• The tax rate on capital gains is 40 percent, well above the OECD average of 19 percent.
  • Chile has a worldwide tax system, while most OECD countries have territorial provisions.
Overall Rank Overall Score Corporate Tax Rank Individual Taxes Rank Consumption Taxes Rank Property Taxes Rank Cross-Border Tax Rules Rank
32 57.8 38 2 18 24 36

Colombia ranks 32nd overall on the 2022 International Tax Competitiveness Index, three places better than in 2021. Learn more about the Colombian tax system here.

✔️ Some strengths of the Colombian tax system:

  • A worker earning the nation’s average wage faces the lowest tax burden in the OECD.
  • Colombia taxes dividends and capital gains at very low rates.
  • While capital gains resulting from inheritance and gifts received are subject to a 10 percent tax, there is no comprehensive estate or inheritance tax.

Some weaknesses of the Colombian tax system:

  • The VAT base is very narrow, covering less than 40 percent of Colombian consumption.
  • Colombia levies a net wealth tax and a financial transactions tax.
  • At 35 percent, Colombia’s corporate income tax rate is significantly above the OECD average (23.6 percent).
Overall Rank Overall Score Corporate Tax Rank Individual Taxes Rank Consumption Taxes Rank Property Taxes Rank Cross-Border Tax Rules Rank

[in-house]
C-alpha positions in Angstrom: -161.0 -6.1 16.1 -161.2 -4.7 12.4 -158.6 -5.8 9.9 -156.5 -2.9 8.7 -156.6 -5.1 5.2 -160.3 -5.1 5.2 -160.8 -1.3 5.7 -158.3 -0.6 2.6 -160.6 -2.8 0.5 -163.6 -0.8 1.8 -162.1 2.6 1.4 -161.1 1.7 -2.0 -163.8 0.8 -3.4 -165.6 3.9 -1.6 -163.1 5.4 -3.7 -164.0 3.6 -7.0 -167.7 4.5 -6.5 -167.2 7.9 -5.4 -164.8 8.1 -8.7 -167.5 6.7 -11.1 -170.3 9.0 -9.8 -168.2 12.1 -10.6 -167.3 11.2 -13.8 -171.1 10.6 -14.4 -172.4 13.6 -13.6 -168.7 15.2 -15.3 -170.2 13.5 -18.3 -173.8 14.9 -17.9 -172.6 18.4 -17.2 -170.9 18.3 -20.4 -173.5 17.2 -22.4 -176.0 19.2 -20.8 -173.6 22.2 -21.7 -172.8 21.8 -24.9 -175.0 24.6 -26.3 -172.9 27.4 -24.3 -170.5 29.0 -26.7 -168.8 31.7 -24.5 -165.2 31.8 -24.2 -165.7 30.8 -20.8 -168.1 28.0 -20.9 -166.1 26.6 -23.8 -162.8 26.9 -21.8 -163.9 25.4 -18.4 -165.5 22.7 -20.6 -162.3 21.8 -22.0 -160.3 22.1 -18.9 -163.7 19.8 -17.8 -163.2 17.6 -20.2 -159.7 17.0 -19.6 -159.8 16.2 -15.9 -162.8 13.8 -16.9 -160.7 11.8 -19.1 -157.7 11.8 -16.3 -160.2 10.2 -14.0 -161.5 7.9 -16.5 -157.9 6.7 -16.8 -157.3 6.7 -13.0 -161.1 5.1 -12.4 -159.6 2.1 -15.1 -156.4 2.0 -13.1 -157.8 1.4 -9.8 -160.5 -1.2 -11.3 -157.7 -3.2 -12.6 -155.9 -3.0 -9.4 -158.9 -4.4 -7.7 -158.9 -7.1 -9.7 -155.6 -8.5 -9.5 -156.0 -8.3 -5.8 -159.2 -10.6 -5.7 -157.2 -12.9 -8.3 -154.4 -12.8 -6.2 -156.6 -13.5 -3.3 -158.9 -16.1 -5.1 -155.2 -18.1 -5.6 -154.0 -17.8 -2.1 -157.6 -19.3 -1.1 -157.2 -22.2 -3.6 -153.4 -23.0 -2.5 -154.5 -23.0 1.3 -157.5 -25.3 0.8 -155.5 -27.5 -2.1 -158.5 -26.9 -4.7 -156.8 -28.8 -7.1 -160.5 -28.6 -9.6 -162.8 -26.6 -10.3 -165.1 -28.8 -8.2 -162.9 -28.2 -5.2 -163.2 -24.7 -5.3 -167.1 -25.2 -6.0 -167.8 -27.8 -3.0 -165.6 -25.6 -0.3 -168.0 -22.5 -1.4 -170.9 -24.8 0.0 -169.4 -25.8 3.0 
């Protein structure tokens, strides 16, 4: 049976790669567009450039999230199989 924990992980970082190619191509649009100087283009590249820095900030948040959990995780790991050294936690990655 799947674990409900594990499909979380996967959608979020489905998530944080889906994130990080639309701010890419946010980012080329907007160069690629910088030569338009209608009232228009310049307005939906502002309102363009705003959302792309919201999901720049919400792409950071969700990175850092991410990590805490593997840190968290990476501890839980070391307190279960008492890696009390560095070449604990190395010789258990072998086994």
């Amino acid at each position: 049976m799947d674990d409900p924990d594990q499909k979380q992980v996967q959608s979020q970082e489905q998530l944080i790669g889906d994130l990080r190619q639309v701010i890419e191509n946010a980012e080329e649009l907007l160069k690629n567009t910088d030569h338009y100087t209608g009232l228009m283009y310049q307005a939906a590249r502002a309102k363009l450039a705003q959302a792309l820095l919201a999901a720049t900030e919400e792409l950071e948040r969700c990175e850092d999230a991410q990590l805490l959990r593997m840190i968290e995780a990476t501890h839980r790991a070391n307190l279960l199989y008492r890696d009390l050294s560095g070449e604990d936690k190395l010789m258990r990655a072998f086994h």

19 67.5 36 33 7 12 17

Costa Rica ranks 19th overall on the 2022 International Tax Competitiveness Index, one place better than in 2021. Learn more about the Costa Rican tax system here.

✔️ Some strengths of the Costa Rican tax system:

  • Costa Rica has neither a net wealth nor an estate tax.
  • The VAT rate is just 13 percent, below the OECD average of 19 percent.
  • Capital gains and dividends are both taxed at rates below the OECD average.

Some weaknesses of the Costa Rican tax system:

  • Costa Rica has just three tax treaties while the average in the OECD is 74.
  • Costa Rica has five separate tax brackets for corporate income.
  • At 30 percent, Costa Rica’s corporate income tax rate is significantly above the OECD average (23.6 percent).
Overall Rank Overall Score Corporate Tax Rank Individual Taxes Rank Consumption Taxes Rank Property Taxes Rank Cross-Border Tax Rules Rank
5 81.9 6 5 25 6 11

The Czech Republic ranks 5th overall on the 2022 International Tax Competitiveness Index, one place worse than in 2021. Learn more about the Czech tax system here.